China’s New Tide of Reverse Migration
David Zweig, Chair Professor, Division of Social Science, and Director, Center on China’s Transnational Relations, Hong Kong University of Science and Technology
The number of Mainland Chinese students returning from abroad has grown by leaps and bounds. In 2017, 608,000 students went abroad and 480,900 returned, yielding a return rate of 79 percent. In 1987, the return rate was five percent and in 2007 was 30.6 per cent.
Why this turnaround? The largest group of students coming back get an MA degree – in 2015, 80.5 percent of returnees were MA students – whose chances of succeeding abroad are not that great. Their major goal is to enhance their resumes for their job search back in China rather than seek a new life abroad. But our research shows that to succeed upon returning, young people need to select the right field or major, affording opportunities back in a changing China, and some work experience abroad.
A recent questionnaire by the Centre for China and Globalisation (CCG) that was posted on the website of Zhaopin, a job placement firm in China, yielded 1,700 responses. We looked at seven aspects of students’ decision to return: the time it took to find a job, how satisfied they were with their job and their lives after returning, whether the cost of studying abroad was greater than the benefits, how many years it would take to recoup the investment in their education, their actual income, and whether it was below their expectations. We found that the reason for returning–seeking opportunities back home, a sense of failure abroad, need to be near family or the draw of Chinese culture–greatly affects their life upon returning.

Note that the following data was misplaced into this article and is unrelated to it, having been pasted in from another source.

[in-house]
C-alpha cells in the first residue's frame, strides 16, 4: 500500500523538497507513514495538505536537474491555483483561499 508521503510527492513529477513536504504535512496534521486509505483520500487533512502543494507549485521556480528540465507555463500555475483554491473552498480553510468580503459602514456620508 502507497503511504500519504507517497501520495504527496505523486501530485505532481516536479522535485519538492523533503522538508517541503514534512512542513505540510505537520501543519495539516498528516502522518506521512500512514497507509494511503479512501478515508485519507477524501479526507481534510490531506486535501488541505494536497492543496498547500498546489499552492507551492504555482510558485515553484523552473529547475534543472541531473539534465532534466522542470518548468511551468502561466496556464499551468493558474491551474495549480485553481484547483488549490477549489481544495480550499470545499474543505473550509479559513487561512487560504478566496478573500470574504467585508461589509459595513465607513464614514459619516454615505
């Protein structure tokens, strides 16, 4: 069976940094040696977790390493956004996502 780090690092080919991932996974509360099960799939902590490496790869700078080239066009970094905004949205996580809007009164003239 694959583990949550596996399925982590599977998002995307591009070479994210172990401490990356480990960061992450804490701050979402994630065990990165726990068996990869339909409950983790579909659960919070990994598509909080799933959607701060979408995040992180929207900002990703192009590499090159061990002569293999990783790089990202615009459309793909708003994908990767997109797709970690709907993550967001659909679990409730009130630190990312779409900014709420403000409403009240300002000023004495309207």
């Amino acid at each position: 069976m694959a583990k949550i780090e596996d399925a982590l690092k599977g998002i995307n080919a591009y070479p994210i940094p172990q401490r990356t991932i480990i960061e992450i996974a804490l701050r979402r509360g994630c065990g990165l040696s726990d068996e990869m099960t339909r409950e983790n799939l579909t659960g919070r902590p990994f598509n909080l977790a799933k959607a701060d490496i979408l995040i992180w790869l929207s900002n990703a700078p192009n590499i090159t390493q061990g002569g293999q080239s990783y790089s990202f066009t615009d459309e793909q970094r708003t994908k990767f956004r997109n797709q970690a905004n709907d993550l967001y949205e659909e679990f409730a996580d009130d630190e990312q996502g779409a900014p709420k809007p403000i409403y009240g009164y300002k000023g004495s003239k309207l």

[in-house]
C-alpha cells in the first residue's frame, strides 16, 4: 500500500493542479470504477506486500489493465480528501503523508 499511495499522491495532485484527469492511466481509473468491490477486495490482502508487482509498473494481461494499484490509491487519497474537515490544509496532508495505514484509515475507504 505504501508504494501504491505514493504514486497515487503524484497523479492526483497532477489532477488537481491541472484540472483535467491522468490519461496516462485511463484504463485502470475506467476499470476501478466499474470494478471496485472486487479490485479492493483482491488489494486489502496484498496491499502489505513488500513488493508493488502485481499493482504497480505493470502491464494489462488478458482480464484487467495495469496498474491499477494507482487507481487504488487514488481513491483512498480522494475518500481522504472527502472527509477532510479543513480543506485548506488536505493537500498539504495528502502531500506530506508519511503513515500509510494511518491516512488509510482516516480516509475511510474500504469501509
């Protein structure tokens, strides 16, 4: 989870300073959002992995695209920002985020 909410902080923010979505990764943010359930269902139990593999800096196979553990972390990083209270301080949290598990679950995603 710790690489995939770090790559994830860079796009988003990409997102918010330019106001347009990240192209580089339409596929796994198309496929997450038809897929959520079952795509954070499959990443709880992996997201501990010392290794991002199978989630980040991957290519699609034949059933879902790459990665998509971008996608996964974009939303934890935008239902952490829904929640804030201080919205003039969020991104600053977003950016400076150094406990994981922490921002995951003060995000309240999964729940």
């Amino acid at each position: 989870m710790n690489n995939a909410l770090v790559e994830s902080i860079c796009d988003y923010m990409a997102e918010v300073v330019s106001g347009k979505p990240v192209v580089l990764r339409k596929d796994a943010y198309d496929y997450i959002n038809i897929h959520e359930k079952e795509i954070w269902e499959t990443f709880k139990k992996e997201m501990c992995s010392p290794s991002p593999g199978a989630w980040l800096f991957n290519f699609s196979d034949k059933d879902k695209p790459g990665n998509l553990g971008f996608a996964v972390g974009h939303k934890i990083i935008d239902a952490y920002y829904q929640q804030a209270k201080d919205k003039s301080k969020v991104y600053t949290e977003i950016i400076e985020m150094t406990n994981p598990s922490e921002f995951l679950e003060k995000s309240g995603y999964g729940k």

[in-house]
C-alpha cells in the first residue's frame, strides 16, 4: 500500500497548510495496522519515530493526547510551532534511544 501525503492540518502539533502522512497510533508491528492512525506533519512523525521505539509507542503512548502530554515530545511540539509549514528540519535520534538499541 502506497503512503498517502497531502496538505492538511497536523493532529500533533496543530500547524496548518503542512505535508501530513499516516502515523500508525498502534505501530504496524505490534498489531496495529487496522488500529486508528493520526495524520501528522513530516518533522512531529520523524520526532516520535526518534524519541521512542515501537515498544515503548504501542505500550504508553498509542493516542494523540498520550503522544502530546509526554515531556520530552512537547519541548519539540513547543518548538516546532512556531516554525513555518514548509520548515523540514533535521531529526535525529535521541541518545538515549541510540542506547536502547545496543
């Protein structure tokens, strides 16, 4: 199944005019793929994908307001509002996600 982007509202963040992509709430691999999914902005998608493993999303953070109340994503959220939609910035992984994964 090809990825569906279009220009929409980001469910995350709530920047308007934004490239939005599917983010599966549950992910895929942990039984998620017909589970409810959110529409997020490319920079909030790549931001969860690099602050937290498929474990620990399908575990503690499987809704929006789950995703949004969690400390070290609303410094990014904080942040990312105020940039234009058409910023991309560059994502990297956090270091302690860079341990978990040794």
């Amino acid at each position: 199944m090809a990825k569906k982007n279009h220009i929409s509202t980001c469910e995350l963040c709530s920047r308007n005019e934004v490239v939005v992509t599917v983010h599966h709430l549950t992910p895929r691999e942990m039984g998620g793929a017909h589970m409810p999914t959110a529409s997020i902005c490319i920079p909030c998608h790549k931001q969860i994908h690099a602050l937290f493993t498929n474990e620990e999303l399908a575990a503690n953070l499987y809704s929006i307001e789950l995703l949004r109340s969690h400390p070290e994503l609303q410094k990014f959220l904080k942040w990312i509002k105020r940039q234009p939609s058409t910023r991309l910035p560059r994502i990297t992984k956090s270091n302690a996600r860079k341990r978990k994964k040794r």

David Zweig is Chair Professor, Division of Social Science, and Director, Center on China’s Transnational Relations at HKUST. He is an Adjunct Professor, School of Social Sciences and Humanities, National University of Defense Technology, Changsha, Hunan, and Vice-President of the Center on China’s Globalization (Beijing). He has lived in the Mainland for four years, and in Hong Kong since 1996. He completed a postdoctoral fellowship at Harvard University and his PhD is from the University of Michigan (Political Science, 1983). He is the author of four books, including Internationalizing China: Domestic Interests and Global Linkages (Cornell University Press 2002), and Agrarian Radicalism in China, 1968-1981 (Harvard University Press 1989) and six edited books, including, Sino-U.S. Energy Triangles: Resource Diplomacy under Hegemony, with Hao Yufan (Routledge 2016). He is currently writing a book on China’s reverse brain drain. In 2013, he received the Humanities and Social Sciences Prestigious Fellowship, Research Grants Council (RGC) of Hong Kong, 2013-14, funding from the RGC in 2015 for a project entitled, “Coming Home: Reverse Migration of Entrepreneurs and Academics in India and Turkey in Light of the Chinese Experience,” and a 2017 grant to study Chinese entrepreneurs who studied abroad. He is a frequent commentator in the international media and is a Contributing Writer to the South China Morning Press.